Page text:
Although James said the board is willing to sit down with VICB officials to discuss the board’s approval, he was steadfast in defending what had already been decided over 10 months, with the help of an outside consultant, the U.S. Department of Justice and the Federal Depository Insurance Corp.
"If (I) made an error, I would be the first to come forward and say unequivocally that I was wrong…," he said.
According to VICB’s application to the FDIC, Chase’s deposits were at $357.9 million as of June 30, 1998, making it the second largest bank in the territory behind Banco Popular. Of Chase’s $285.5 million worth of private-sector deposits, $14.4 million are attributable to Chase Trade's FSC accounts, meaning the money is not coming from V.I. residents.
Chase's Eastern Caribbean Regional Banking Group had a total of loans outstanding of $314.8 million as of June 30, 1999, according to the report. Of that sum, $254.7 million were booked to the U.S.V.I. branches.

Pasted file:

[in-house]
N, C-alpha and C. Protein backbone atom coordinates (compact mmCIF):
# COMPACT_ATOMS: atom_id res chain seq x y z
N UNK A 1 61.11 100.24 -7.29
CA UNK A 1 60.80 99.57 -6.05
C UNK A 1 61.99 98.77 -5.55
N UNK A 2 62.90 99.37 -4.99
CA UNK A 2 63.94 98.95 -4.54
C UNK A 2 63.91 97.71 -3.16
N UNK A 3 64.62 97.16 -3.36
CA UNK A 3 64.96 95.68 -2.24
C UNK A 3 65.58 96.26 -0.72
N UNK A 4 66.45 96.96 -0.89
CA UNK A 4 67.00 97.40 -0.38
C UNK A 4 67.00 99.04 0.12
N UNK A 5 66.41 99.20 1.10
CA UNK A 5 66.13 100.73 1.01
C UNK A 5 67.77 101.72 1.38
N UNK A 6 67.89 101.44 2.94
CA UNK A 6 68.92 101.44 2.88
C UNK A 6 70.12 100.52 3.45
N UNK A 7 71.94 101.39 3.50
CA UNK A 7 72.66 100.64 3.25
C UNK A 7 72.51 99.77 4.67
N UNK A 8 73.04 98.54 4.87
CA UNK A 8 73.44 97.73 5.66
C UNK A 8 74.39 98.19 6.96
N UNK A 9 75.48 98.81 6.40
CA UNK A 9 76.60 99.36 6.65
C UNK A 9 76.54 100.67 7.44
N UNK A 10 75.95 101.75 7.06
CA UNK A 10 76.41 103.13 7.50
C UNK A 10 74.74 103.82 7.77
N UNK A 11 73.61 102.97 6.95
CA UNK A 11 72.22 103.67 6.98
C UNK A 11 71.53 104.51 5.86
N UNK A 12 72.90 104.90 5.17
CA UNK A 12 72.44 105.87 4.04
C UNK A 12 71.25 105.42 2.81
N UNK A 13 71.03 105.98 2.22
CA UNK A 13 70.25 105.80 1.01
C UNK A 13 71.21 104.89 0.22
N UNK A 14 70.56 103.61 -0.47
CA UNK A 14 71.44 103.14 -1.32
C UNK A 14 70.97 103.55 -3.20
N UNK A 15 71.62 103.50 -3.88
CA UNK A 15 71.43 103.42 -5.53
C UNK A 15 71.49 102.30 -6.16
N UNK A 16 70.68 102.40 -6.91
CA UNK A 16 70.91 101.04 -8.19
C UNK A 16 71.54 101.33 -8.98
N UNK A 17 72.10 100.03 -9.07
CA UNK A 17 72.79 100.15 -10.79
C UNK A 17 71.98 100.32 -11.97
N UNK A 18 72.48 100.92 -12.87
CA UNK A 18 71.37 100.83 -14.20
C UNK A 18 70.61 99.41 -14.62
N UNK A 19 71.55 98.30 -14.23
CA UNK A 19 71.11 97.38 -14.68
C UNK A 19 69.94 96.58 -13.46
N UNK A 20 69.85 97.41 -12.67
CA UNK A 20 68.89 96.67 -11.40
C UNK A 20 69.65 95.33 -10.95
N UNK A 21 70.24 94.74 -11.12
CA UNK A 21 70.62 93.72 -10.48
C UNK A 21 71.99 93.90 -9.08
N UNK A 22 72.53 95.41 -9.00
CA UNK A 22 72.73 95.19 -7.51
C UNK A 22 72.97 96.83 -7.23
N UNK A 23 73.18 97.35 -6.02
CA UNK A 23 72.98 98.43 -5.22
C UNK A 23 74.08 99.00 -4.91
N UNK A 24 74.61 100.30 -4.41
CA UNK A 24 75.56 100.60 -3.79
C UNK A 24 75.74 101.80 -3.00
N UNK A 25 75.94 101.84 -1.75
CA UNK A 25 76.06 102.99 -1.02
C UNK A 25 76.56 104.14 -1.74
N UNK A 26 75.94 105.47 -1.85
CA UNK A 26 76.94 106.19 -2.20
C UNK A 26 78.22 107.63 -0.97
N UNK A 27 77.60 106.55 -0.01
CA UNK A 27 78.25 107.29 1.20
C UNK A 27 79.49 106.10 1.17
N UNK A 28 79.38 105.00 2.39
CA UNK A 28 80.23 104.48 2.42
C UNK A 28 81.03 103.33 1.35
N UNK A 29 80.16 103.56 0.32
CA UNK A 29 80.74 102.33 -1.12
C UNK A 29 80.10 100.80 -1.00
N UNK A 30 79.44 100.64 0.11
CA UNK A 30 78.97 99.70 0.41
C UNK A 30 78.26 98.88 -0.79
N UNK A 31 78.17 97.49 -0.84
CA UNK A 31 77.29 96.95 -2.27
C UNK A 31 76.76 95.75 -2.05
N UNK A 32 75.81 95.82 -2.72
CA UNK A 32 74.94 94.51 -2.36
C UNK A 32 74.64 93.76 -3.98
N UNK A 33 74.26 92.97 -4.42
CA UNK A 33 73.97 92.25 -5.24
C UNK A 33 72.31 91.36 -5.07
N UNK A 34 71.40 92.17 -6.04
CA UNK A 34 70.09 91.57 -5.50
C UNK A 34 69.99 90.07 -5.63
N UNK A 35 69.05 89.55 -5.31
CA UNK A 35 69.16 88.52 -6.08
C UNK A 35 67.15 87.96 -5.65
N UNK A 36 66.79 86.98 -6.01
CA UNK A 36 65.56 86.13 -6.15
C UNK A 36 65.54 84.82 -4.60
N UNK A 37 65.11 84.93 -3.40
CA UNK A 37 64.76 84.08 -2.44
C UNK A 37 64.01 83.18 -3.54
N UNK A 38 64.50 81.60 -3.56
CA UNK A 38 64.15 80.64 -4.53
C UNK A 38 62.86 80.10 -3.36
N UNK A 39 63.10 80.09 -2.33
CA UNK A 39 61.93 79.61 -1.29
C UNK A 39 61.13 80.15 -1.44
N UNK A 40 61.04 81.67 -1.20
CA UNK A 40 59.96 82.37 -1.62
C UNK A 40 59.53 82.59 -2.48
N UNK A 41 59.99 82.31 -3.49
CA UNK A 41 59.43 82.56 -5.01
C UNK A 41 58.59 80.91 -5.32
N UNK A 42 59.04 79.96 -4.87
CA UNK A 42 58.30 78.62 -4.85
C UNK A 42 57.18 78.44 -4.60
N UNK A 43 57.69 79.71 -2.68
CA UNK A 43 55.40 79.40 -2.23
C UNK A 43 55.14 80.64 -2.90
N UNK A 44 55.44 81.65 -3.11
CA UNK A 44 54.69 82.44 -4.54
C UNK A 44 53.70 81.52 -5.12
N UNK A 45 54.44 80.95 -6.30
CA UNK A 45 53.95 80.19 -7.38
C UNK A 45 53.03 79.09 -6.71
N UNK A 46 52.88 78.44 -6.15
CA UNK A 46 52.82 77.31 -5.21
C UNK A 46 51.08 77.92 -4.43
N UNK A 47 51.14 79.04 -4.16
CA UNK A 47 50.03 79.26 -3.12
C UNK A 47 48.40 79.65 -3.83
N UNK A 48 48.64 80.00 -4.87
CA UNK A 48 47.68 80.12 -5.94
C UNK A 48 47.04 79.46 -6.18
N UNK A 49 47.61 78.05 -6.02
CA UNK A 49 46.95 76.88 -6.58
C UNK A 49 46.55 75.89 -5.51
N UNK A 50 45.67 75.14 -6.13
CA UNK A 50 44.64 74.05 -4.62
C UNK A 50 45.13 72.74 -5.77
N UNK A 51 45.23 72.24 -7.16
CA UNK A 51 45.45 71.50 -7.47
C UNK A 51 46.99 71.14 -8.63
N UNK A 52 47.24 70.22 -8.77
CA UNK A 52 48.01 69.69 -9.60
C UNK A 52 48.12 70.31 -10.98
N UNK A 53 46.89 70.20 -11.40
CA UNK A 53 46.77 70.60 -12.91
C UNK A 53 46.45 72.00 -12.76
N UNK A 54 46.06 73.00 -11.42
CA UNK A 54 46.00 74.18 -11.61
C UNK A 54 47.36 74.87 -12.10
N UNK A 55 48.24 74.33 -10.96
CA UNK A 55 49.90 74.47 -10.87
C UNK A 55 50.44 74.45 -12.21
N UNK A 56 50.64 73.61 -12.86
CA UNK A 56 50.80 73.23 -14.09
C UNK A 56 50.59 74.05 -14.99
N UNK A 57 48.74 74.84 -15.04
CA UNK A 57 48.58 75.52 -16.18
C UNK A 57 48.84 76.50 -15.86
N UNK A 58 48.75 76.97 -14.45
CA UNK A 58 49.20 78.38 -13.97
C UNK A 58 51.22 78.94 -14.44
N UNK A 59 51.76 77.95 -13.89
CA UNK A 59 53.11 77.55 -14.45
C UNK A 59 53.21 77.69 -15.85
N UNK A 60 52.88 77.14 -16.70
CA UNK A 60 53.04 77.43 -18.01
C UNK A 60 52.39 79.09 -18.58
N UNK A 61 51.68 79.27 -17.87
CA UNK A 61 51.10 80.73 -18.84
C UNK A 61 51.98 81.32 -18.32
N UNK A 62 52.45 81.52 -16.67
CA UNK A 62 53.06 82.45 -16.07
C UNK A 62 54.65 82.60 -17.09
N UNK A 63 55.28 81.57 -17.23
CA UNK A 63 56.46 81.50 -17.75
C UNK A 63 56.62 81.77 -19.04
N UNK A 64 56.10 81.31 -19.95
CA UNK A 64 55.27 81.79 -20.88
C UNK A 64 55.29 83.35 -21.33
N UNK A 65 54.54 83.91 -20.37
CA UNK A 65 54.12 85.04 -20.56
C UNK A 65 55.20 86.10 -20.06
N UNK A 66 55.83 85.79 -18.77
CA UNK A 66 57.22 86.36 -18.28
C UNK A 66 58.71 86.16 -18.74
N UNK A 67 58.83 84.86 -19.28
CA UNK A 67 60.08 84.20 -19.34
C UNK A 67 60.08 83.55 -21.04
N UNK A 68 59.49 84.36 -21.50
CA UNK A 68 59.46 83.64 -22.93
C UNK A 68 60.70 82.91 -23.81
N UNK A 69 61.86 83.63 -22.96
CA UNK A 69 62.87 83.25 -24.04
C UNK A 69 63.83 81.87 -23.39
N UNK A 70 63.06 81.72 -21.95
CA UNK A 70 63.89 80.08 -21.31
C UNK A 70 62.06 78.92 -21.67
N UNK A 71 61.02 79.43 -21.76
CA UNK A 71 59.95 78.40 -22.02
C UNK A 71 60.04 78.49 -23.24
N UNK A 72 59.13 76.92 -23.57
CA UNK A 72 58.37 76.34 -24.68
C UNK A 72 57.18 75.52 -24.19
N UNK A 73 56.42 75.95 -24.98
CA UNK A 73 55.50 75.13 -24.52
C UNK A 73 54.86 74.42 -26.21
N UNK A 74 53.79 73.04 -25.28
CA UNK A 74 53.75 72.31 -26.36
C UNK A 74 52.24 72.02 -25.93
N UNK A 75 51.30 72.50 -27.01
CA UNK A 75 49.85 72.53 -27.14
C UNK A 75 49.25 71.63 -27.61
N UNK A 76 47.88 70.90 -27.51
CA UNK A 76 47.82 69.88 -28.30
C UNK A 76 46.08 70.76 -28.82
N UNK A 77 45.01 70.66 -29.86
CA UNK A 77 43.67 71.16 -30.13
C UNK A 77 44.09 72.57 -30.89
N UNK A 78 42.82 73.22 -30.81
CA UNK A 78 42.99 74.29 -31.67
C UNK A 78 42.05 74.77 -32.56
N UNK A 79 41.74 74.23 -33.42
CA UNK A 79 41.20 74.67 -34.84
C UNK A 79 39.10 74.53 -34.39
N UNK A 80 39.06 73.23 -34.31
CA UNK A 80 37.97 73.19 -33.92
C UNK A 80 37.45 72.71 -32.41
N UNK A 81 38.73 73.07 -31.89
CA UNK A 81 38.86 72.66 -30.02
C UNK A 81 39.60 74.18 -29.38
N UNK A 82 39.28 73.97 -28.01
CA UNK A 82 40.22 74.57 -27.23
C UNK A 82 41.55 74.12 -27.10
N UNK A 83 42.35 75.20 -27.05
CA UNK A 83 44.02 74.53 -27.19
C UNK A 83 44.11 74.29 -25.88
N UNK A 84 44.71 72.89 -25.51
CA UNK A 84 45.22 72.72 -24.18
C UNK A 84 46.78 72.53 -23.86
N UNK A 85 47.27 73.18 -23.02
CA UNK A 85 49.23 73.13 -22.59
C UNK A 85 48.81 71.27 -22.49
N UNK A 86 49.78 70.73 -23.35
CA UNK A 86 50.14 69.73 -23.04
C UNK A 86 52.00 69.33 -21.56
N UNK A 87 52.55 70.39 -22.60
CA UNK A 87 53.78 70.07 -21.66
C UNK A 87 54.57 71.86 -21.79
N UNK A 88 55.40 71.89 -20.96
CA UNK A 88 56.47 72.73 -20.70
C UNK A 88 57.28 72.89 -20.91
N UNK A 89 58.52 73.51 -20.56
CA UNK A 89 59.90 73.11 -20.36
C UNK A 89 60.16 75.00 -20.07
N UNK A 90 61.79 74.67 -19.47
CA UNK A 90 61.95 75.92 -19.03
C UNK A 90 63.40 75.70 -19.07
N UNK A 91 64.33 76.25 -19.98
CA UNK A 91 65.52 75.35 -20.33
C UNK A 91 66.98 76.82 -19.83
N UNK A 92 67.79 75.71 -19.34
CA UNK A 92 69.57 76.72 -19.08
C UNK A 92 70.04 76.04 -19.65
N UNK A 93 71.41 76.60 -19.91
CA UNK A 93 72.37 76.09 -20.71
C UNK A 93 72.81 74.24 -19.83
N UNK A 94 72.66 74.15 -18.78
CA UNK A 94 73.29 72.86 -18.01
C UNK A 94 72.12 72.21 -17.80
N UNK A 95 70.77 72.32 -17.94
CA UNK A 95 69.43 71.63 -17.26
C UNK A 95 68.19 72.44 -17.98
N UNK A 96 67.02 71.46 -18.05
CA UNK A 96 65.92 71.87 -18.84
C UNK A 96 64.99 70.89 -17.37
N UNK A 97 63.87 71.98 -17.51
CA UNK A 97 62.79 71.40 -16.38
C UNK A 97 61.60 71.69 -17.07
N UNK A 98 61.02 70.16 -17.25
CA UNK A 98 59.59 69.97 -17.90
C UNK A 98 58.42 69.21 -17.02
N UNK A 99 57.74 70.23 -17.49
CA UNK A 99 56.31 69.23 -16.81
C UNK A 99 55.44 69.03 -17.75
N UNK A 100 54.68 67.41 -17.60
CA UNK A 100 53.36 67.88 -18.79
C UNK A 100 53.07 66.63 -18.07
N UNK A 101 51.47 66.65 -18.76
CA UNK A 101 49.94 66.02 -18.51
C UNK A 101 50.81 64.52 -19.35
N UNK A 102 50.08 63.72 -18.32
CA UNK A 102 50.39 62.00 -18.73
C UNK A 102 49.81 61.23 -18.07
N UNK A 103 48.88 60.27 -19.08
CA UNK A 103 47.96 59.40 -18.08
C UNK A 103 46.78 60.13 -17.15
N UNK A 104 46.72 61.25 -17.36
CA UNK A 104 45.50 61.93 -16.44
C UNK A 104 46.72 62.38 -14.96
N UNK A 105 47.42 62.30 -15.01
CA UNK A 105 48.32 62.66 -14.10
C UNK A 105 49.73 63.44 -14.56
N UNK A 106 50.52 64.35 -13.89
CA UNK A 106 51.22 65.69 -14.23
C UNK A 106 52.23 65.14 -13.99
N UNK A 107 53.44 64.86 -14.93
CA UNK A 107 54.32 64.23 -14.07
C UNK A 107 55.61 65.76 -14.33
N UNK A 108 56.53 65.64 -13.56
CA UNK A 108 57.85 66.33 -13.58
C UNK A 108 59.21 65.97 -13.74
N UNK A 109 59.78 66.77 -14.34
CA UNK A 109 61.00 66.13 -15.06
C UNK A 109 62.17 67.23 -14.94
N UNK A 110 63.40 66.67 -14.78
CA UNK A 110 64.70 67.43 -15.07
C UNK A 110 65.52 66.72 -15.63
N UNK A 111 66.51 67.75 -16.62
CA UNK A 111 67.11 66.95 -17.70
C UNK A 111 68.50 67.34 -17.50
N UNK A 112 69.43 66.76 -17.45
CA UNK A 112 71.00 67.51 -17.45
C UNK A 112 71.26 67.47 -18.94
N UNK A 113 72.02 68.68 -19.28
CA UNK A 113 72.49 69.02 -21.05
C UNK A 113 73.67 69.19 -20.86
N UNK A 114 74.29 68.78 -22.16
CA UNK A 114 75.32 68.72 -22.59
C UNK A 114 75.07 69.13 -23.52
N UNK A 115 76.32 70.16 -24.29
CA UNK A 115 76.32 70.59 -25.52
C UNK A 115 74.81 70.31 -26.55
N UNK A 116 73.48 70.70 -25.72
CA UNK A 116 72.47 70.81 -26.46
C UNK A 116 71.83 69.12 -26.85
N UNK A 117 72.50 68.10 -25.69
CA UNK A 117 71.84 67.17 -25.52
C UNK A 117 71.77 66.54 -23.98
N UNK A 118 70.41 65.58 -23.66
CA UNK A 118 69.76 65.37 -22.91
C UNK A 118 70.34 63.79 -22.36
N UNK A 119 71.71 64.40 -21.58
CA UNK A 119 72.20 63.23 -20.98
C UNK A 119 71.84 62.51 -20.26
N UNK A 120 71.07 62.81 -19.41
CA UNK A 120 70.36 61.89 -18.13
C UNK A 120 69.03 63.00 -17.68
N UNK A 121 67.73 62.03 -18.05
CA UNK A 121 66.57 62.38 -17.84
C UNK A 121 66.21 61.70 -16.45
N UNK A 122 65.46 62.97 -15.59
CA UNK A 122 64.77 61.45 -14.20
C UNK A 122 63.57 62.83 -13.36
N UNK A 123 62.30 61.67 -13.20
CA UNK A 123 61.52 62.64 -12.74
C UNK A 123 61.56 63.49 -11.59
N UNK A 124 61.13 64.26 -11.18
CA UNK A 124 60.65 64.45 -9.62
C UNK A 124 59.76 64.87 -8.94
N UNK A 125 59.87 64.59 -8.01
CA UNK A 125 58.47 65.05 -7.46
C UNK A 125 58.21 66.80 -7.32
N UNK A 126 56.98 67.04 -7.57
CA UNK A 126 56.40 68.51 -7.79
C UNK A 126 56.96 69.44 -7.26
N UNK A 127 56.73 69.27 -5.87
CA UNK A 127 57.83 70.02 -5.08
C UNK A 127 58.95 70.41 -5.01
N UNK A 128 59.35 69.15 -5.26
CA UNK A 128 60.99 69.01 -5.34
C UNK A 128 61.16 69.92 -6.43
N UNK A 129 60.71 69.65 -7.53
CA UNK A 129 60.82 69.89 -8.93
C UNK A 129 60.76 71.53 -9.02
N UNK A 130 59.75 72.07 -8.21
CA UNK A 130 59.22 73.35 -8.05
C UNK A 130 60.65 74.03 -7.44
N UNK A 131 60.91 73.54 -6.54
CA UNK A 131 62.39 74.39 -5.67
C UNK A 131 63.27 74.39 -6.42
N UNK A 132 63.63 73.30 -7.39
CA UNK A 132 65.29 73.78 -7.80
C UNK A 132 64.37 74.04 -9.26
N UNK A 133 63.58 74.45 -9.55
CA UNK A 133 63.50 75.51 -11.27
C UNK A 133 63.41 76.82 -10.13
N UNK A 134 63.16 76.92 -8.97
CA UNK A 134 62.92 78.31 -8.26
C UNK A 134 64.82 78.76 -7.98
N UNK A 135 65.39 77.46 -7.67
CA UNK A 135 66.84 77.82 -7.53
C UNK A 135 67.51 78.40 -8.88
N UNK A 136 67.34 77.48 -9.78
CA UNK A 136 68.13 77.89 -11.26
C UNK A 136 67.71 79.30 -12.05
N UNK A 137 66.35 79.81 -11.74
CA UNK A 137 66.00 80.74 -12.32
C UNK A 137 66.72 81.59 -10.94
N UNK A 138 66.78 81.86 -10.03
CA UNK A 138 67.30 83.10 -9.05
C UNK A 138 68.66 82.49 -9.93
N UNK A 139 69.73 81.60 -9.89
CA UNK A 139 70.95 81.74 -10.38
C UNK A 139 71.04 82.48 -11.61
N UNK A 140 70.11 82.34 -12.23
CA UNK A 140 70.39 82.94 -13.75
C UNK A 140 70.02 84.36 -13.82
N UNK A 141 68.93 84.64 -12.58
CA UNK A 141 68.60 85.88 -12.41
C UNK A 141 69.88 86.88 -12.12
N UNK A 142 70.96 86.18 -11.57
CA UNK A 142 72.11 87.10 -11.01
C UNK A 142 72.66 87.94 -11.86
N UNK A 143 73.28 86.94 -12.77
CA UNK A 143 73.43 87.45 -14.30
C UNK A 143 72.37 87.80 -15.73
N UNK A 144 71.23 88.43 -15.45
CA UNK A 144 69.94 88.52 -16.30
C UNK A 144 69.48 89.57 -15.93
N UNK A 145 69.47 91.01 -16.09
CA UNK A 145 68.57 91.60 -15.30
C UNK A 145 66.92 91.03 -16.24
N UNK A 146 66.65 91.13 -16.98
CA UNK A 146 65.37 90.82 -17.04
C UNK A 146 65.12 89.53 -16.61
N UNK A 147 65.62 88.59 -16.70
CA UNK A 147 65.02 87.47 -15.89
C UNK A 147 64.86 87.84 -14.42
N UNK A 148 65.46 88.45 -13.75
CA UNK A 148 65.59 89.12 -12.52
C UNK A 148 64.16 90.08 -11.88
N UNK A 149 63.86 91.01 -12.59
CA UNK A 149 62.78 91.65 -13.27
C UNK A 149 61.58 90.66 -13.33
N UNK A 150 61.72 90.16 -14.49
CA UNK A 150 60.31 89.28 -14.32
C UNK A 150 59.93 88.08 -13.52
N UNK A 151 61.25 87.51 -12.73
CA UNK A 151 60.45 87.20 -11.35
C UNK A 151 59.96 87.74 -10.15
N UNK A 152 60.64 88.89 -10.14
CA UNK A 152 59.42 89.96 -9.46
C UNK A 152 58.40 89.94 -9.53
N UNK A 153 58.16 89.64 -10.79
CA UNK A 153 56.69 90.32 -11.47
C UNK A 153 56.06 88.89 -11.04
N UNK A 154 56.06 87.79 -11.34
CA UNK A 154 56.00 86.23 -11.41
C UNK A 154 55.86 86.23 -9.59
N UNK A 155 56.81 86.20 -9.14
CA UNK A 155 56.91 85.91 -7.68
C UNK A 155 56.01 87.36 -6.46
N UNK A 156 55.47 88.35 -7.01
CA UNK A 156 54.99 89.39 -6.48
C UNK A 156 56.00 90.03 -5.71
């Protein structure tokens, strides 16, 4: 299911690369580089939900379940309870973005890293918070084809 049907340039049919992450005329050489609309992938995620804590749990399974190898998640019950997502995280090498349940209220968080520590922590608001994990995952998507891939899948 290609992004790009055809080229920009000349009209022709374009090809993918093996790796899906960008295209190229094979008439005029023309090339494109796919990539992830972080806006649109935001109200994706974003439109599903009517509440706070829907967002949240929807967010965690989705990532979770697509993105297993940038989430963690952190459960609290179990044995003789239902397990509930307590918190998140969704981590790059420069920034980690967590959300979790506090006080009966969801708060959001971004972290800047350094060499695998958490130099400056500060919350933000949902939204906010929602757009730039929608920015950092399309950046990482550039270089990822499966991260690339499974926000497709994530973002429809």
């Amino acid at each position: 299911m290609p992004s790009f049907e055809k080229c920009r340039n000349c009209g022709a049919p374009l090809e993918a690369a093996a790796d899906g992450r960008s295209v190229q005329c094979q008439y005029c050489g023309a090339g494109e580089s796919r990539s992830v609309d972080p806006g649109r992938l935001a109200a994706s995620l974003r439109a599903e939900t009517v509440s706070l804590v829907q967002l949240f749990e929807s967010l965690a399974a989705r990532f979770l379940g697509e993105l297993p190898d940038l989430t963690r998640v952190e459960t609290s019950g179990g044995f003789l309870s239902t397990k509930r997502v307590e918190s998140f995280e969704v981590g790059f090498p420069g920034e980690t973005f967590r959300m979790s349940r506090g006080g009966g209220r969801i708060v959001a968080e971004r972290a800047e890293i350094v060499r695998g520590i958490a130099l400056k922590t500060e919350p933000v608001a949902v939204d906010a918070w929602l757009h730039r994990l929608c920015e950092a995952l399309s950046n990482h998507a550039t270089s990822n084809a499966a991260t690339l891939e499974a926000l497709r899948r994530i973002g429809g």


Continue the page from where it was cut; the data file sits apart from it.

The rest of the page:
VICB proposed to buy Chase’s four St. Thomas branches, one branch on St. John and two on St. Croix. Also included is Chase Trade Inc., a management company for foreign sales corporations, which are subsidiaries of U.S. export companies.
Chase’s total staff as of Feb. 23, 1999, is listed in the report as 284 – a breakdown of 210 on St. Thomas, 26 on St. Croix and 10 on St. John.

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Members of the V.I. Banking Board, including its chairman, Lt. Gov. Gerard Luz James II, expressed their dismay Wednesday over the criticism of their approval of the V.I. Community Bank’s acquisition of Chase Manhattan Bank’s local holdings.
In a press conference called by James, board members said it was VICB and not they who introduced key conditions that the Banking Board incorporated into its approval of the deal last week.
VICB President and Chief Executive Officer Michael Dow had blasted the board’s decision, saying the conditions were anti-business and would derail the deal. Dow couldn’t be reached for comment Wednesday afternoon.
James said the VICB-submitted conditions included a $300,000 annual banking fee and a pledge that the bank wouldn’t seek to renew its Industrial Development Commission tax breaks at the end of 2004. VICB is the only bank in the territory that receives IDC benefits, which include 100 percent breaks on real property taxes, gross receipts and excise taxes and a 90 percent break on corporate income taxes.